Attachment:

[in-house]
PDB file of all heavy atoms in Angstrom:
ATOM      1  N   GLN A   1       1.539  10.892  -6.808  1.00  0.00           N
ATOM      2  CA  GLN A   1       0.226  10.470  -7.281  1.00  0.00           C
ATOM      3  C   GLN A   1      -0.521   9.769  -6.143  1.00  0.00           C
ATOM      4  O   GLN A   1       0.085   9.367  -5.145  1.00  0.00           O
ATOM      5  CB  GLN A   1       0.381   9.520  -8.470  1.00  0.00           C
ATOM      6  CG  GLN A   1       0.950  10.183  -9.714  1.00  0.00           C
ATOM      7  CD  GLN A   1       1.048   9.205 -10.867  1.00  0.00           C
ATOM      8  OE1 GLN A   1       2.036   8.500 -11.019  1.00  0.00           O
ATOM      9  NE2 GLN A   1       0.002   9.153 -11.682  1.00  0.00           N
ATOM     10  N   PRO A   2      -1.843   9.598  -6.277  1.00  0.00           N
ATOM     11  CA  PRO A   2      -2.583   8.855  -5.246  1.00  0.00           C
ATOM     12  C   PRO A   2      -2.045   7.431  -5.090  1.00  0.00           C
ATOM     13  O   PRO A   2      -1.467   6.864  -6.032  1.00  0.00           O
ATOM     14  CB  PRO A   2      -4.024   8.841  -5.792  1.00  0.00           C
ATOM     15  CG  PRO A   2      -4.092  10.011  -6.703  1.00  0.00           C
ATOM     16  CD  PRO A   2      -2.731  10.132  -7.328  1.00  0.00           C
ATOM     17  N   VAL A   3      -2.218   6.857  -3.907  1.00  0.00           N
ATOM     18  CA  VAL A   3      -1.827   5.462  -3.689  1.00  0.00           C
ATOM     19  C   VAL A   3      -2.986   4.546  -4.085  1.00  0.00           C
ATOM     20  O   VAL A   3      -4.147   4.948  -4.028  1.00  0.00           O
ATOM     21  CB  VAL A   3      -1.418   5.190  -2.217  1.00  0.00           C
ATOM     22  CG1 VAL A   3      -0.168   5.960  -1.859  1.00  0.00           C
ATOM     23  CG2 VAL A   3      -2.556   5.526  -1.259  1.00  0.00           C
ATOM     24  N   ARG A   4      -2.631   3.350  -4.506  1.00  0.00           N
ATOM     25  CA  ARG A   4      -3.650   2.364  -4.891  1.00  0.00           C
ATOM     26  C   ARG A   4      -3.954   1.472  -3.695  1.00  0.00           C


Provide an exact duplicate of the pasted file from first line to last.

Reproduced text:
[in-house]
PDB file of all heavy atoms in Angstrom:
ATOM      1  N   GLN A   1       1.539  10.892  -6.808  1.00  0.00           N
ATOM      2  CA  GLN A   1       0.226  10.470  -7.281  1.00  0.00           C
ATOM      3  C   GLN A   1      -0.521   9.769  -6.143  1.00  0.00           C
ATOM      4  O   GLN A   1       0.085   9.367  -5.145  1.00  0.00           O
ATOM      5  CB  GLN A   1       0.381   9.520  -8.470  1.00  0.00           C
ATOM      6  CG  GLN A   1       0.950  10.183  -9.714  1.00  0.00           C
ATOM      7  CD  GLN A   1       1.048   9.205 -10.867  1.00  0.00           C
ATOM      8  OE1 GLN A   1       2.036   8.500 -11.019  1.00  0.00           O
ATOM      9  NE2 GLN A   1       0.002   9.153 -11.682  1.00  0.00           N
ATOM     10  N   PRO A   2      -1.843   9.598  -6.277  1.00  0.00           N
ATOM     11  CA  PRO A   2      -2.583   8.855  -5.246  1.00  0.00           C
ATOM     12  C   PRO A   2      -2.045   7.431  -5.090  1.00  0.00           C
ATOM     13  O   PRO A   2      -1.467   6.864  -6.032  1.00  0.00           O
ATOM     14  CB  PRO A   2      -4.024   8.841  -5.792  1.00  0.00           C
ATOM     15  CG  PRO A   2      -4.092  10.011  -6.703  1.00  0.00           C
ATOM     16  CD  PRO A   2      -2.731  10.132  -7.328  1.00  0.00           C
ATOM     17  N   VAL A   3      -2.218   6.857  -3.907  1.00  0.00           N
ATOM     18  CA  VAL A   3      -1.827   5.462  -3.689  1.00  0.00           C
ATOM     19  C   VAL A   3      -2.986   4.546  -4.085  1.00  0.00           C
ATOM     20  O   VAL A   3      -4.147   4.948  -4.028  1.00  0.00           O
ATOM     21  CB  VAL A   3      -1.418   5.190  -2.217  1.00  0.00           C
ATOM     22  CG1 VAL A   3      -0.168   5.960  -1.859  1.00  0.00           C
ATOM     23  CG2 VAL A   3      -2.556   5.526  -1.259  1.00  0.00           C
ATOM     24  N   ARG A   4      -2.631   3.350  -4.506  1.00  0.00           N
ATOM     25  CA  ARG A   4      -3.650   2.364  -4.891  1.00  0.00           C
ATOM     26  C   ARG A   4      -3.954   1.472  -3.695  1.00  0.00           C